Leaving Aside Trump’s Role in Provoking the Capitol Riot, His Reaction to It Was Enough To Justify Impeachment
After last month’s assault on the U.S. Capitol began, CNN’s Kaitlan Collins reported, “White House officials were shaken by Trump’s reaction.” She said they described him as “borderline enthusiastic because it meant the certification [of Joe Biden’s election] was being derailed.” Sen. Ben Sasse (R–Neb.), in an interview two days after the riot with conservative radio host Hugh Hewitt, likewise said “senior White House officials” had told him Trump was “walking around the White House confused about why other people on his team weren’t as excited as he was as you had rioters pushing against Capitol Police trying to get into the building.” Sasse described Trump as “delighted” by the violence.
You may not credit these second- and third-hand accounts of Trump’s mood as his followers, outraged by his fantasy of a stolen election, stormed the Capitol to stop Congress from certifying Biden’s victory. CNN is not exactly friendly toward Trump, and Sasse is a longtime critic. Their reports were based on information from unnamed officials who cannot be asked to confirm or deny making the comments attributed to them. Yet as the House members who are prosecuting Trump for inciting the Capitol riot emphasize, these accounts are consistent with Trump’s public behavior after the protest he convened to “stop the steal” turned violent.
The question of whether Trump intended to provoke a riot would be crucial if he were criminally prosecuted for his conduct on January 6. It matters less in an impeachment for “high crimes or misdemeanors,” which are not limited to statutory violations. But regardless of his intent before the riot started, Trump was strikingly reluctant to intervene after it began, and his irresponsibility at that point is independent grounds for impeachment. His reaction betrayed his duty to “take care that the laws be faithfully executed” as well as his oath to “preserve, protect and defend the Constitution.”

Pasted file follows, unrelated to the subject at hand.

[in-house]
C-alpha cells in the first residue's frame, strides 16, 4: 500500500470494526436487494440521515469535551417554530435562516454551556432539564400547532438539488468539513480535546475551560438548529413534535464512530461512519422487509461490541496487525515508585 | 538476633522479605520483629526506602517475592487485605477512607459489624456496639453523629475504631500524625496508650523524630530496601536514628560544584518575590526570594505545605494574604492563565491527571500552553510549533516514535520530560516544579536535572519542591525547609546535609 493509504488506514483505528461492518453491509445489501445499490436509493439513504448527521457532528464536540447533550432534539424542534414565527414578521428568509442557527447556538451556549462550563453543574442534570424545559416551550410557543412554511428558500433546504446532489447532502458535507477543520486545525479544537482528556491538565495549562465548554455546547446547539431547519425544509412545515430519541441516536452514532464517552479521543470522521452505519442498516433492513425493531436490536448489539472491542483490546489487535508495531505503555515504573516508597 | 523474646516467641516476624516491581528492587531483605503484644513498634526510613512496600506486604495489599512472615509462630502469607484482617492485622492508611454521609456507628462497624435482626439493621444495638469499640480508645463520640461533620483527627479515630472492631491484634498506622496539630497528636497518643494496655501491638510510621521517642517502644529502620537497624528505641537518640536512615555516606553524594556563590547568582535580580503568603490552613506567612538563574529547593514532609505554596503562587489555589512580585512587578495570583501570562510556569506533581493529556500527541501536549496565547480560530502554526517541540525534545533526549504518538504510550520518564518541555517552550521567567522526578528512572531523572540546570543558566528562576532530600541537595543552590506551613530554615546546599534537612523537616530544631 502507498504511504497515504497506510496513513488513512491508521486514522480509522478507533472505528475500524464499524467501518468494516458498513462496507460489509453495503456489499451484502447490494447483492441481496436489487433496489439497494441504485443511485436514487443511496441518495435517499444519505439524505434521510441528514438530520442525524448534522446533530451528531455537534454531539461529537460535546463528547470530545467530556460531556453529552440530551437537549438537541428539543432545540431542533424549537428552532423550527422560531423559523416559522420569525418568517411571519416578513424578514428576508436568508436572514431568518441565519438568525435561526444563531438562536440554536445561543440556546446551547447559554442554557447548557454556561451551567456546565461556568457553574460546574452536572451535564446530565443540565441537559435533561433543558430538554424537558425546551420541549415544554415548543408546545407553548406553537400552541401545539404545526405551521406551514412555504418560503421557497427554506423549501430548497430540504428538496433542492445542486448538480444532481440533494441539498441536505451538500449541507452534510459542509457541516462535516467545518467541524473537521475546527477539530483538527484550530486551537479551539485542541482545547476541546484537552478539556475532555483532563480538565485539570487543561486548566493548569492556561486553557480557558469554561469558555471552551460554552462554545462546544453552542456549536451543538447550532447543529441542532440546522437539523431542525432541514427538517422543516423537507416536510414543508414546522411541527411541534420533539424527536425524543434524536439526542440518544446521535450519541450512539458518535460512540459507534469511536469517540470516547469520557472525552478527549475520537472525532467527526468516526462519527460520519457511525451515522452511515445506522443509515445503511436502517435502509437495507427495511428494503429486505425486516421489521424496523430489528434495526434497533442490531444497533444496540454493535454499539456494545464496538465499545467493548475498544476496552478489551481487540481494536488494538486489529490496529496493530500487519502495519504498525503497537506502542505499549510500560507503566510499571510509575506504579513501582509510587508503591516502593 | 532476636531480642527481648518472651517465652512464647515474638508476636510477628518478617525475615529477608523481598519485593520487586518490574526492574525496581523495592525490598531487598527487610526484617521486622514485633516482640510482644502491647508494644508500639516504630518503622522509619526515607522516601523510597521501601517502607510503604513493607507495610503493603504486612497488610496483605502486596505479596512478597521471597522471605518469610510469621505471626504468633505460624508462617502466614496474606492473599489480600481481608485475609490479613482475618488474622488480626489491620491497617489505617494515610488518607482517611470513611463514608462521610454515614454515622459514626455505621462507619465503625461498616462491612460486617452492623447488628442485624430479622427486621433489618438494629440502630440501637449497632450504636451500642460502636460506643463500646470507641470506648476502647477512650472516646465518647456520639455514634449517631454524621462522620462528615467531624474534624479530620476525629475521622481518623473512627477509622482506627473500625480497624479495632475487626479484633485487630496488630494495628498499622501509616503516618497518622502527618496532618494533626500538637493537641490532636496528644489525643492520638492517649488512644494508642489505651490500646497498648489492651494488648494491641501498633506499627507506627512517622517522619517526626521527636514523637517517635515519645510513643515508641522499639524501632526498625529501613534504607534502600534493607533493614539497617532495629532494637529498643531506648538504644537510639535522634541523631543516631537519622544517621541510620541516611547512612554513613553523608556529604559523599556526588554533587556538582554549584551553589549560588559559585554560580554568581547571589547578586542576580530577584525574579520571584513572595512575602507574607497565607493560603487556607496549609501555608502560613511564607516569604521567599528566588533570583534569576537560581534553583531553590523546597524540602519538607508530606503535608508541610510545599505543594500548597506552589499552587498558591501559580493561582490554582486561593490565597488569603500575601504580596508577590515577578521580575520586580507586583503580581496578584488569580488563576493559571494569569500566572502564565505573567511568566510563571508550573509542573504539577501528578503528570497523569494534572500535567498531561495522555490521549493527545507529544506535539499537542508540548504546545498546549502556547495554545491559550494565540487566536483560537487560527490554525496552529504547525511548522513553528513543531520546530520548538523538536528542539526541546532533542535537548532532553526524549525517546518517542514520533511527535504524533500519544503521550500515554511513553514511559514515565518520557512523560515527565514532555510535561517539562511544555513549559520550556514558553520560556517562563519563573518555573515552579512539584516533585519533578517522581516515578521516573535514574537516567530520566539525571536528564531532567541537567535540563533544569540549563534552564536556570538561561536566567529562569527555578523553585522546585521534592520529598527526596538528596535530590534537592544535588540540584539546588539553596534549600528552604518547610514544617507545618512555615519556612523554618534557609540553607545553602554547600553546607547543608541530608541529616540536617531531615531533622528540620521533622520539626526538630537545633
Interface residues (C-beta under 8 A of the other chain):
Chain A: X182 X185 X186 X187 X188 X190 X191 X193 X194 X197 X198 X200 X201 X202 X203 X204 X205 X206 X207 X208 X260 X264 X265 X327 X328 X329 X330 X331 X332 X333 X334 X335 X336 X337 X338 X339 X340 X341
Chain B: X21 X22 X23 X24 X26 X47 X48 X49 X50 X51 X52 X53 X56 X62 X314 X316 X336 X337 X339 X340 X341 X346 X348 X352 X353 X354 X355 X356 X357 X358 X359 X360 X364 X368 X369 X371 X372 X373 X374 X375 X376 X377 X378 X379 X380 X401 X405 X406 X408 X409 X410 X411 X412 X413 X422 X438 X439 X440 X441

The rioters started fighting with police and breaching the security barriers around the Capitol at 12:53 p.m., nearly an hour into Trump’s inflammatory speech at Ellipse Park, where he urged his supporters at the “Save America” rally to “show strength” against an “egregious assault on our democracy” by marching to the building where Congress was about to anoint “an illegitimate president,” warning that “our country will be destroyed” should Biden be allowed to take office. Video shows that people in the audience began heading for the Capitol during Trump’s address, which started just before noon and concluded at 1:12 p.m.
About an hour after Trump supporters acting on his imaginary grievance began their attack, he tweeted a video of his speech. Why not? After all, as he later told reporters, his remarks were “totally appropriate” and had nothing to do with the riot.
Half an hour later, after Vice President Mike Pence had been rushed from the Senate floor to save him from rioters who wanted to “hang” him because he had refused to reject electoral votes for Biden, Trump took the time to tweet this: “Mike Pence didn’t have the courage to do what should have been done to protect our Country and our Constitution.” He was referring to the
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